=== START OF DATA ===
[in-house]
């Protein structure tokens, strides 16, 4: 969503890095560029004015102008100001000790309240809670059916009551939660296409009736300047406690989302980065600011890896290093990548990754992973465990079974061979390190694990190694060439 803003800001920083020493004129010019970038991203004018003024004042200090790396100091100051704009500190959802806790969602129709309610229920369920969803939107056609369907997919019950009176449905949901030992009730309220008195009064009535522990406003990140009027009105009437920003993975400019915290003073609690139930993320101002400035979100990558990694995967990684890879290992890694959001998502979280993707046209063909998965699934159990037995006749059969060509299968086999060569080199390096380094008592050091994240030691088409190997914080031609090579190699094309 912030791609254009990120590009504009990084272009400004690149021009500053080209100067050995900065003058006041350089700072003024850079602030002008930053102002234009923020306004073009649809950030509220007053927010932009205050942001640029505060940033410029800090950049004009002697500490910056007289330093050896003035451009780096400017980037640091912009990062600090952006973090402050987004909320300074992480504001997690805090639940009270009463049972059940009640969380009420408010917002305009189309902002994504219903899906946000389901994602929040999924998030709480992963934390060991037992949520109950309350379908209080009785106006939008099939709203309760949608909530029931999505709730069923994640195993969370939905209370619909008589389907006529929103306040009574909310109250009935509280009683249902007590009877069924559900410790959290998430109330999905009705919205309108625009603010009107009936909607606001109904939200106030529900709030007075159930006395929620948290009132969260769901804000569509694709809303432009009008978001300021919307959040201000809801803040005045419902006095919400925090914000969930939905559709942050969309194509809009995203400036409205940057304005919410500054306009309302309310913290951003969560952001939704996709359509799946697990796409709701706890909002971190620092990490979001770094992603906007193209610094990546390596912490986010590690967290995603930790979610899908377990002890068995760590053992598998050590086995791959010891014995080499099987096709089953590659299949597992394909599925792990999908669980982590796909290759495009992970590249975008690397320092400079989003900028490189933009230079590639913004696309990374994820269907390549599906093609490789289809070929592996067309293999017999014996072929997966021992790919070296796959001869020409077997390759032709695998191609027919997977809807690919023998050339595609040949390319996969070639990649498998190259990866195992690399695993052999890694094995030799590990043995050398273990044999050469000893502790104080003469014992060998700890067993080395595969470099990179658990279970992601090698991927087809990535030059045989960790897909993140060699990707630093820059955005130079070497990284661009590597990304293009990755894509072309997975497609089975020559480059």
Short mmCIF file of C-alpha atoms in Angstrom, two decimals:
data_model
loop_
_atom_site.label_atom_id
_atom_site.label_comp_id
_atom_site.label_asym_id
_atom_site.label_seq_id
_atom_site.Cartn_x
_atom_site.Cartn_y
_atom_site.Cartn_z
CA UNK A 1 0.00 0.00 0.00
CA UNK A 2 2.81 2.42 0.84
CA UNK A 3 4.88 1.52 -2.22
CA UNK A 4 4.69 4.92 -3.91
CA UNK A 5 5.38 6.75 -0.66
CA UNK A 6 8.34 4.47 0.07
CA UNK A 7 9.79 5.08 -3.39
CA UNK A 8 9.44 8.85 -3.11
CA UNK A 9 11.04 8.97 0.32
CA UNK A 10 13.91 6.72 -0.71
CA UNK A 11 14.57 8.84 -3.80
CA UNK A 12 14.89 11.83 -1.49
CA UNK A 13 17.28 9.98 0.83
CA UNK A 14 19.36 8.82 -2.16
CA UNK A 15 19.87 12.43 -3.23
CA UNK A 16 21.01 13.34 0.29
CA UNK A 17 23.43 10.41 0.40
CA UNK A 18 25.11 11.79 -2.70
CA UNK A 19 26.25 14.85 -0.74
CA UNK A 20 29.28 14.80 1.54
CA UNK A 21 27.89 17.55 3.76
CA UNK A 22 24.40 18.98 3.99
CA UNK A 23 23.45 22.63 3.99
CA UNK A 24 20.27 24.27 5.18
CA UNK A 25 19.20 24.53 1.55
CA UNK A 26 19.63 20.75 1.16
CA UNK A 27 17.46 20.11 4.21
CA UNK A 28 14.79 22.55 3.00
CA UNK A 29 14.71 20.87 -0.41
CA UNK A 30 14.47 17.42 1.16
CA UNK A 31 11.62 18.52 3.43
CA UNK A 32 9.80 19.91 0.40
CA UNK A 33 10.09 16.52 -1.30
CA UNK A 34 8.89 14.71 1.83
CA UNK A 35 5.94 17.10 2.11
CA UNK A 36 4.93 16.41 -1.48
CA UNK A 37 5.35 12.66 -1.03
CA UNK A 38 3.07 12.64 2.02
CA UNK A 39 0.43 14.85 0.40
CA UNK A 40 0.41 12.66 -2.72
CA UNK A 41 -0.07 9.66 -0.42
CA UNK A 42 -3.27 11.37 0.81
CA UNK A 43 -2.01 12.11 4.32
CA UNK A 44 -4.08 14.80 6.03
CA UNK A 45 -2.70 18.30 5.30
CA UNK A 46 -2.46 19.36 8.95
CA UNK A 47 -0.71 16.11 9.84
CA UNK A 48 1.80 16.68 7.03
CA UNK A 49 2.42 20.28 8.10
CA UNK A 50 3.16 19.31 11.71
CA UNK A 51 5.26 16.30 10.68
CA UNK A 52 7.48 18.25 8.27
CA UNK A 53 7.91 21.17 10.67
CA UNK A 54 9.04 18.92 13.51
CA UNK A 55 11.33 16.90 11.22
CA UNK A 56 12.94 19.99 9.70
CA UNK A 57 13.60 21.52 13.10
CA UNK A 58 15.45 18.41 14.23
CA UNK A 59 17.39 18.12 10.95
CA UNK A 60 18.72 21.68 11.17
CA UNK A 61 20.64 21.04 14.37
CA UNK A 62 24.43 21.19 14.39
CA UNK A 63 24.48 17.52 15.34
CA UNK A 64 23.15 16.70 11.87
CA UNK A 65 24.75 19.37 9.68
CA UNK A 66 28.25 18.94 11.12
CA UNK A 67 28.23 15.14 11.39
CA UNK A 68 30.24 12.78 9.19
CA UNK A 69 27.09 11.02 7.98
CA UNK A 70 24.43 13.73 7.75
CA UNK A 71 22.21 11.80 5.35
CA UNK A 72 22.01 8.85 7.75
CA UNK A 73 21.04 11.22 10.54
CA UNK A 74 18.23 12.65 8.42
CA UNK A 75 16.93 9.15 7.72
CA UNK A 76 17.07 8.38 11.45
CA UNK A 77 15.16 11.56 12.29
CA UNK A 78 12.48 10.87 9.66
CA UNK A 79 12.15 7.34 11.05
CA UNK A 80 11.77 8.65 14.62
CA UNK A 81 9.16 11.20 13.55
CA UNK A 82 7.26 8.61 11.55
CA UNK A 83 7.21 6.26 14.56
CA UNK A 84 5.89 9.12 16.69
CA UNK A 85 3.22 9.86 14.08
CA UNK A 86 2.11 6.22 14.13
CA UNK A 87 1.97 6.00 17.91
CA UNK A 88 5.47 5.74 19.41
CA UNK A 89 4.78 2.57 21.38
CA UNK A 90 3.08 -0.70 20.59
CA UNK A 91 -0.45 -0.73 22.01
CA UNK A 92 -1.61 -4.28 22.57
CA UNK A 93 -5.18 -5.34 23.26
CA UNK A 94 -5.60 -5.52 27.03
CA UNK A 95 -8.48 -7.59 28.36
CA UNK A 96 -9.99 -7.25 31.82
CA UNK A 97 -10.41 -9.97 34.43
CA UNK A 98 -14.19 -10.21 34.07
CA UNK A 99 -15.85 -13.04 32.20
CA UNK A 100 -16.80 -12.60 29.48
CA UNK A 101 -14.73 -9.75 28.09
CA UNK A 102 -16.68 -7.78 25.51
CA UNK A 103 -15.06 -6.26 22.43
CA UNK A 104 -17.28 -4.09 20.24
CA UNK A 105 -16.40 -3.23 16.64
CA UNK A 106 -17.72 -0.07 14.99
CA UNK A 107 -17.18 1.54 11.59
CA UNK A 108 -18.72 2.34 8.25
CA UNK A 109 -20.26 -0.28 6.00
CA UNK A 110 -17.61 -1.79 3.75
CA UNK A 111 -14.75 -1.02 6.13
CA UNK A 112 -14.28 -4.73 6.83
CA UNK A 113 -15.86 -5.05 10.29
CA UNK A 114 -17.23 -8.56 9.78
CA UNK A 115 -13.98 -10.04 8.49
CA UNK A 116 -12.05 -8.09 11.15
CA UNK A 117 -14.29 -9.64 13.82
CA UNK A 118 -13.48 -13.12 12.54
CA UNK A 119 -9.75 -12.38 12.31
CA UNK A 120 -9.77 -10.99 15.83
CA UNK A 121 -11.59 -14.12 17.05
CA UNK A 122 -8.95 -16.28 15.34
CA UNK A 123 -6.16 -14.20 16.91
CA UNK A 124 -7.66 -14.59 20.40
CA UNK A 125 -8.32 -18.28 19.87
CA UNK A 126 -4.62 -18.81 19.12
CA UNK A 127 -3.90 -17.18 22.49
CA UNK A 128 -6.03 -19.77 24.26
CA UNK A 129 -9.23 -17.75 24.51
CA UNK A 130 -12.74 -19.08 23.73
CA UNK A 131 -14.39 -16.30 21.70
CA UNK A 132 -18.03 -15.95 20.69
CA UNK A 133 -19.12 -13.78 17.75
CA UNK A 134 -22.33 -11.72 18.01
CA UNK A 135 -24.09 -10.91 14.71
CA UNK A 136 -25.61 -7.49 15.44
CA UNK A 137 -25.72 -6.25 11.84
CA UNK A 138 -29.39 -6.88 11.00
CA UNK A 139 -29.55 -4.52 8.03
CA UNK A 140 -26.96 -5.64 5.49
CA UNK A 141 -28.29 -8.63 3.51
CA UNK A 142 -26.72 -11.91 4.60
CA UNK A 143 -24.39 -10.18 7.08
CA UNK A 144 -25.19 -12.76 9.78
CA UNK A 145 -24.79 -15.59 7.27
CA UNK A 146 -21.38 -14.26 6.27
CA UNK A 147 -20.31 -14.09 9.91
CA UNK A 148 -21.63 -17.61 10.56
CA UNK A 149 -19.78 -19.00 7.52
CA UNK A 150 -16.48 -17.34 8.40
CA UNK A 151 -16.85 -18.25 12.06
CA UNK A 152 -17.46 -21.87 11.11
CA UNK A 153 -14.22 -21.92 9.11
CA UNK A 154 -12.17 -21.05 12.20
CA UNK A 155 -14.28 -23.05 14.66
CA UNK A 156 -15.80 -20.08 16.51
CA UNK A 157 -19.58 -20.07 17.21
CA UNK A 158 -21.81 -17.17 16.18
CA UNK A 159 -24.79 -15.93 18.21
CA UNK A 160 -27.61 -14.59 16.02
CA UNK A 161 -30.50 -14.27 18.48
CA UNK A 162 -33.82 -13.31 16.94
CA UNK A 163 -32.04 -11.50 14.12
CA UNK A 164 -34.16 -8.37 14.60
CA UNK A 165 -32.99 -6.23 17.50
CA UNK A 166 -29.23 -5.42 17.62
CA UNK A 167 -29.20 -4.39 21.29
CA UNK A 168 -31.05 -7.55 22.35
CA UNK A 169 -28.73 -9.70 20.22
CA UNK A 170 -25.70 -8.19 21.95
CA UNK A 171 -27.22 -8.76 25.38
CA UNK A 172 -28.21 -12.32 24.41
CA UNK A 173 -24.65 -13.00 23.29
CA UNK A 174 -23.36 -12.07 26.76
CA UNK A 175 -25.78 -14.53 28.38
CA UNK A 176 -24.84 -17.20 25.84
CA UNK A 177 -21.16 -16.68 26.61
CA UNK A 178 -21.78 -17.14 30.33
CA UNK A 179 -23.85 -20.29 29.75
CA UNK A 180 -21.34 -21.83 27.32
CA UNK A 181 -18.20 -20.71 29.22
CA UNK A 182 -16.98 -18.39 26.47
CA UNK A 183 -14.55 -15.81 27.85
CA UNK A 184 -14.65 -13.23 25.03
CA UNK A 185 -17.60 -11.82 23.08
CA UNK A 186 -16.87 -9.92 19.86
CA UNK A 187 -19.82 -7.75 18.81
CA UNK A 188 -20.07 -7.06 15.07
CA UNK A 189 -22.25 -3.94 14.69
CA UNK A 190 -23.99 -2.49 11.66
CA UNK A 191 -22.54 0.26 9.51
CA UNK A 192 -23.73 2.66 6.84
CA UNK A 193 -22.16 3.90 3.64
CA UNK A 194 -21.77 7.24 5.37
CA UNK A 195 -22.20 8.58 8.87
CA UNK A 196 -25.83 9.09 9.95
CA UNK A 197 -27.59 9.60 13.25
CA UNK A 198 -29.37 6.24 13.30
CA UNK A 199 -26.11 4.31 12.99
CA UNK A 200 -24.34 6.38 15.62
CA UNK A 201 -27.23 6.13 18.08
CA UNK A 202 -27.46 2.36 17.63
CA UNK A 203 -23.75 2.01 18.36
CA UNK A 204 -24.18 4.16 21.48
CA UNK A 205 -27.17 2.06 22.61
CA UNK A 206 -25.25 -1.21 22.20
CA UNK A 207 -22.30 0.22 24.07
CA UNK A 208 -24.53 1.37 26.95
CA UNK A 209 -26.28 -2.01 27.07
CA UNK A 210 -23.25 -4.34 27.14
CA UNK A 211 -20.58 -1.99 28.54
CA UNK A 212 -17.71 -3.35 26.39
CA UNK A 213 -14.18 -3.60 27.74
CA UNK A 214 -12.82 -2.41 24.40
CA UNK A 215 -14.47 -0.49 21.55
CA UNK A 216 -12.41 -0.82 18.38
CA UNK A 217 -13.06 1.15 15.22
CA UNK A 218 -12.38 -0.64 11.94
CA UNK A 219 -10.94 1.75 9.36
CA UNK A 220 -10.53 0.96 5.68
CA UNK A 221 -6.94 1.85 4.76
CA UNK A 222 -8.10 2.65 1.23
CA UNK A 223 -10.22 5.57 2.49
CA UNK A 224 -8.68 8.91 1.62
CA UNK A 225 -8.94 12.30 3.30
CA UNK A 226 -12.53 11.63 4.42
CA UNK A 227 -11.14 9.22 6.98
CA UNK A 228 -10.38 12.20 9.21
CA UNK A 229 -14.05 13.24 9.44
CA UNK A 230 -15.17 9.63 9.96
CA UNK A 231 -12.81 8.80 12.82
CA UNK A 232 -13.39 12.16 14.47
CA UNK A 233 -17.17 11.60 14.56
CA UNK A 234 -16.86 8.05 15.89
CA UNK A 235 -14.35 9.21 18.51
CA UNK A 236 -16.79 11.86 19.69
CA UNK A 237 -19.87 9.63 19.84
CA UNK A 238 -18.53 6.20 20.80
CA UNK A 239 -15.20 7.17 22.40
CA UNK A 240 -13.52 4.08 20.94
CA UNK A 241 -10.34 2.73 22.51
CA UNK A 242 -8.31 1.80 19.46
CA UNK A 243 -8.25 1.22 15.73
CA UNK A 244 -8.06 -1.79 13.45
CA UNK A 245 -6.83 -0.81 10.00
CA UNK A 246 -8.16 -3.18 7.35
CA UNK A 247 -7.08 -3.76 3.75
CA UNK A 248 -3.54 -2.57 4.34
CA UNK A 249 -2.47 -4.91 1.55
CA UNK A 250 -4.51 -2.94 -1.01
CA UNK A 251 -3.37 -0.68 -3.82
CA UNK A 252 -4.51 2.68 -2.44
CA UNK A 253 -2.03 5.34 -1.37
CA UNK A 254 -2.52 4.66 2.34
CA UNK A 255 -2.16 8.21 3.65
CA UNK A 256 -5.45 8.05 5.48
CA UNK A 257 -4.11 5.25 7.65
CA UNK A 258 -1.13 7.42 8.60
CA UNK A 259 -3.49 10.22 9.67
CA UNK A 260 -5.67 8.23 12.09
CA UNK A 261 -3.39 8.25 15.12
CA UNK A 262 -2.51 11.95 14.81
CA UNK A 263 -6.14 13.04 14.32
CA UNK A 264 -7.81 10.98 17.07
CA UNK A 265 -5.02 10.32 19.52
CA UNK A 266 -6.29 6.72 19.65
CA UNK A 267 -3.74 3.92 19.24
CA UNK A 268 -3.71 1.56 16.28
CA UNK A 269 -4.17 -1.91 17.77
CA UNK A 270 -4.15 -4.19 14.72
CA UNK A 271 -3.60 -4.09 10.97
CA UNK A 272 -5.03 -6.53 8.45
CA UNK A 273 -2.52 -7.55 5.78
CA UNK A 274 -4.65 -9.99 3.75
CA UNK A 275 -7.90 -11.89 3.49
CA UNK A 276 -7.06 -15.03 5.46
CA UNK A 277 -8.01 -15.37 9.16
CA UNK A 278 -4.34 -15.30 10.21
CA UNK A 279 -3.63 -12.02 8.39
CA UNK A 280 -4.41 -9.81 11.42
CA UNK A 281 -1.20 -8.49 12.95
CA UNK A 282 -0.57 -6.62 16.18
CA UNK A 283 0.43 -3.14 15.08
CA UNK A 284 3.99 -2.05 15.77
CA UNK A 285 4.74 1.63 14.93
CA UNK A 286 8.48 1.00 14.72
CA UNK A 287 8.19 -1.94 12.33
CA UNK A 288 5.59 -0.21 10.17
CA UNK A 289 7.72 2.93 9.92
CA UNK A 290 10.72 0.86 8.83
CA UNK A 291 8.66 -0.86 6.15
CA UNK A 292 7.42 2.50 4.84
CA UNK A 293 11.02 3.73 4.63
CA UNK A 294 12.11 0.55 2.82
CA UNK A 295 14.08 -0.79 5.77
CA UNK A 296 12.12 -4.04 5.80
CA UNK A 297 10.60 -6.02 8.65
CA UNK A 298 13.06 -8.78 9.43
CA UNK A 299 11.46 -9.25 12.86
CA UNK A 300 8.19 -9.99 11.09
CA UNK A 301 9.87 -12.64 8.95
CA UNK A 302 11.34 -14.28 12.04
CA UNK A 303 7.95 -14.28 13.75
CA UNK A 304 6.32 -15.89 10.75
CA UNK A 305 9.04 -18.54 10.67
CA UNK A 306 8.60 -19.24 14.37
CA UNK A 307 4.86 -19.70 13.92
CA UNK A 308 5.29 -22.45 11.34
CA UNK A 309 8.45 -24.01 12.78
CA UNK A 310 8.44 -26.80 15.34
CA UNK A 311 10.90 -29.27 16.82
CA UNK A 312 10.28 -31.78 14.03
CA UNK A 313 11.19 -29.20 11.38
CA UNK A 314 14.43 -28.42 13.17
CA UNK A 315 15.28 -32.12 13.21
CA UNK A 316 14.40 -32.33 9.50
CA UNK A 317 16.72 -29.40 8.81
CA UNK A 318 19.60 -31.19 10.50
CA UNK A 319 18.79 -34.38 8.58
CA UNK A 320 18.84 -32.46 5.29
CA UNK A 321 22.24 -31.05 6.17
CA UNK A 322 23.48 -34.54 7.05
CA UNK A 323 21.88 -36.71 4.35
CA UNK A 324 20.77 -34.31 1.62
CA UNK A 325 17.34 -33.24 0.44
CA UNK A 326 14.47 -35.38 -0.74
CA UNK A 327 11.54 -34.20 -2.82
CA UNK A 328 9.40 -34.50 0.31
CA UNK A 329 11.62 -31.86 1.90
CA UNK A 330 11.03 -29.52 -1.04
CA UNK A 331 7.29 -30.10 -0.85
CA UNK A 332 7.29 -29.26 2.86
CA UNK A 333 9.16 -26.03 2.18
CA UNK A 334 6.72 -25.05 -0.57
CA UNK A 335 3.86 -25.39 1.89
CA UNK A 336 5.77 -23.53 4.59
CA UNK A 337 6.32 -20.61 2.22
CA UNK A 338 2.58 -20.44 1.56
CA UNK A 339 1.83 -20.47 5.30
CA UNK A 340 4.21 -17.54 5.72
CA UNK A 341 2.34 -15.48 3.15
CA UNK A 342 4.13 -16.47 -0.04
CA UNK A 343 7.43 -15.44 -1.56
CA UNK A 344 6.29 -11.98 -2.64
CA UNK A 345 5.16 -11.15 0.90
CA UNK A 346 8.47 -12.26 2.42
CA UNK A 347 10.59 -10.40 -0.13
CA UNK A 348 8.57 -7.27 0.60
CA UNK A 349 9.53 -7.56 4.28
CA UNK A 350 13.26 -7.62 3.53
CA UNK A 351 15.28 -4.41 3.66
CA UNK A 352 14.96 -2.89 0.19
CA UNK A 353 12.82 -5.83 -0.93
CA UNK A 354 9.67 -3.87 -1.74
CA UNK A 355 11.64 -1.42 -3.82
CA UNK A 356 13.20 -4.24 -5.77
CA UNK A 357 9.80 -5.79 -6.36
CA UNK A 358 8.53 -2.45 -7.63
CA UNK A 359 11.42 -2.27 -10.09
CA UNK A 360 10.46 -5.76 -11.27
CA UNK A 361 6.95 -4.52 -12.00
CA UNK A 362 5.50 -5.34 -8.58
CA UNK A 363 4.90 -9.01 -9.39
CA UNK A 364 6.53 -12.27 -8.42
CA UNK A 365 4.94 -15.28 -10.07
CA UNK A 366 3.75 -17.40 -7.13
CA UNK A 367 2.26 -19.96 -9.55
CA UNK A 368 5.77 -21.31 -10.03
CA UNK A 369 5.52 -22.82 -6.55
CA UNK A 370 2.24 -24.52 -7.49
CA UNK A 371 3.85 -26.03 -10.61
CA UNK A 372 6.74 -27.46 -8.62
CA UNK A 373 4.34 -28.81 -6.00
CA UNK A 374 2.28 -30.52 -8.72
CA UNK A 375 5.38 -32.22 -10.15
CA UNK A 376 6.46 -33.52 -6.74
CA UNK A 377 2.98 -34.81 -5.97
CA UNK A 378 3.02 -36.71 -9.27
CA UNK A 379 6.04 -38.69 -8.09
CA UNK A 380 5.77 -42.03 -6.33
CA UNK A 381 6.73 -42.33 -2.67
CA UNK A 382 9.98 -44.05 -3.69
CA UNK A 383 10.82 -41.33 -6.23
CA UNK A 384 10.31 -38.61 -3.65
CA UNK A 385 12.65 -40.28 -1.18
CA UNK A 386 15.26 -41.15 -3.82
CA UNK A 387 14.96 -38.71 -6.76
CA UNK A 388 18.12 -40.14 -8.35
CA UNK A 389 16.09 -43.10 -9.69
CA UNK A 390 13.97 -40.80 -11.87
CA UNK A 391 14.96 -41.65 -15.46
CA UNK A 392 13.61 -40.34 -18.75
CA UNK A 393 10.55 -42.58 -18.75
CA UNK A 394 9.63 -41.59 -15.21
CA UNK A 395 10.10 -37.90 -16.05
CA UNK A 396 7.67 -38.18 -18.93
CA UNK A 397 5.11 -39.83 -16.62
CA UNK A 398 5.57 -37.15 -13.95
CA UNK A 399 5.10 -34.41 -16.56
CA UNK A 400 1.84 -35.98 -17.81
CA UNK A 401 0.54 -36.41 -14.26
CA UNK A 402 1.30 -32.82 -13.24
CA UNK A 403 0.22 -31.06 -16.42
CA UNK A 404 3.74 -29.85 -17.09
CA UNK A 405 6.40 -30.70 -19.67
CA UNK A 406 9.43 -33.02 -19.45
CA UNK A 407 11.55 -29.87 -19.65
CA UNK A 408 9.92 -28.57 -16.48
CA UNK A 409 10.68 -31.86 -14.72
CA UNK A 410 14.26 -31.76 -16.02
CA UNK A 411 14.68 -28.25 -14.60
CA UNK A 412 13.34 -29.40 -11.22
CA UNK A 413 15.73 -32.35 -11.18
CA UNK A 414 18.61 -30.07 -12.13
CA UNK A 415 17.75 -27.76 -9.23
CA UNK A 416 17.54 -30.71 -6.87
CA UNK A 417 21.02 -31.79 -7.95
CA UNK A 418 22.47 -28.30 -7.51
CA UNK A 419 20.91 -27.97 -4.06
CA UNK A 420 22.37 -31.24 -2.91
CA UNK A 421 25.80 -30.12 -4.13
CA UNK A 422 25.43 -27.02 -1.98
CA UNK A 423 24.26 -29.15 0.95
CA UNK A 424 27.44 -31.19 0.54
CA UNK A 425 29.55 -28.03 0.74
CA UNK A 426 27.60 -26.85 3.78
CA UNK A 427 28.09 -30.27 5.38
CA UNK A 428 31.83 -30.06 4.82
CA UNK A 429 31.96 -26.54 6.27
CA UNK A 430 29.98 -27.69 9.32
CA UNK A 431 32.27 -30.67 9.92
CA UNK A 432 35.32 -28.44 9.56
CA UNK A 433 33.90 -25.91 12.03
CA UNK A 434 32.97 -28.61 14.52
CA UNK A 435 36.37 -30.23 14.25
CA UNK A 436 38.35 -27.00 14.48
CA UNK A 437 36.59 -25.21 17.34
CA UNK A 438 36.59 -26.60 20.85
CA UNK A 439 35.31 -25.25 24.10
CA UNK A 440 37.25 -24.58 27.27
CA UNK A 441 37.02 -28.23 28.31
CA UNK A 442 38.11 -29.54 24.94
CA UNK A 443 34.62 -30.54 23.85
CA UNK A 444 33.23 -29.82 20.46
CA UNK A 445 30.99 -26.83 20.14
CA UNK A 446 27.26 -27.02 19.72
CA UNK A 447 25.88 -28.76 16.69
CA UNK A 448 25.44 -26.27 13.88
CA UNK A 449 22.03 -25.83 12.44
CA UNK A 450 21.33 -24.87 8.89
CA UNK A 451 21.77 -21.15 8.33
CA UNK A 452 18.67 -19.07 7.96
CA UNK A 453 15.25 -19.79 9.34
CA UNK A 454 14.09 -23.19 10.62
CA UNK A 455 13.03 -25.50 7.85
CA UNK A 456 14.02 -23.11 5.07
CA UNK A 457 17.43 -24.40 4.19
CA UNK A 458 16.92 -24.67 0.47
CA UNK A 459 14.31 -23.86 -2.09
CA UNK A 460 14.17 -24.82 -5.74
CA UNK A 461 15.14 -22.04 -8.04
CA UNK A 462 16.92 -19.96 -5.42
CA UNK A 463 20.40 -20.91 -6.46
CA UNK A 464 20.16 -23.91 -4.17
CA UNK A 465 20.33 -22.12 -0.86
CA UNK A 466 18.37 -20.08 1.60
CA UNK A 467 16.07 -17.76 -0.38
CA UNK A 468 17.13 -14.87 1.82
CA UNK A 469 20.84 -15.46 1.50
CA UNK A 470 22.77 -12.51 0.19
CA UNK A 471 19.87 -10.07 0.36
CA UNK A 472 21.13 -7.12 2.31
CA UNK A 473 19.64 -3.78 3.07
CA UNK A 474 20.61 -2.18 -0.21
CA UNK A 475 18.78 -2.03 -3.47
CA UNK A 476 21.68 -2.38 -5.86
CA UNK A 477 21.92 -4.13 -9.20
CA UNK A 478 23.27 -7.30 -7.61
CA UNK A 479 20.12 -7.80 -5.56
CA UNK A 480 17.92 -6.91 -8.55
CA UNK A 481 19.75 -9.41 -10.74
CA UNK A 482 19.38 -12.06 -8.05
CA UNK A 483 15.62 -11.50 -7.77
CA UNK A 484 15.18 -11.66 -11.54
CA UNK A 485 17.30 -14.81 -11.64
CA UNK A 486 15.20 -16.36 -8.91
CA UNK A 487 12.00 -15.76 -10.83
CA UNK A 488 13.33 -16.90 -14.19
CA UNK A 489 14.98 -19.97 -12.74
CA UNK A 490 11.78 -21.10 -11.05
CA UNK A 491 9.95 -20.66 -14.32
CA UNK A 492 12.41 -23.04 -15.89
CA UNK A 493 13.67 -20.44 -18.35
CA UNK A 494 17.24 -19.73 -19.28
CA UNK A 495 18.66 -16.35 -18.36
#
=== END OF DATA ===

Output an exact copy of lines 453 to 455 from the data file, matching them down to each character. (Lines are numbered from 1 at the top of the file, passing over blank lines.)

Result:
CA UNK A 441 37.02 -28.23 28.31
CA UNK A 442 38.11 -29.54 24.94
CA UNK A 443 34.62 -30.54 23.85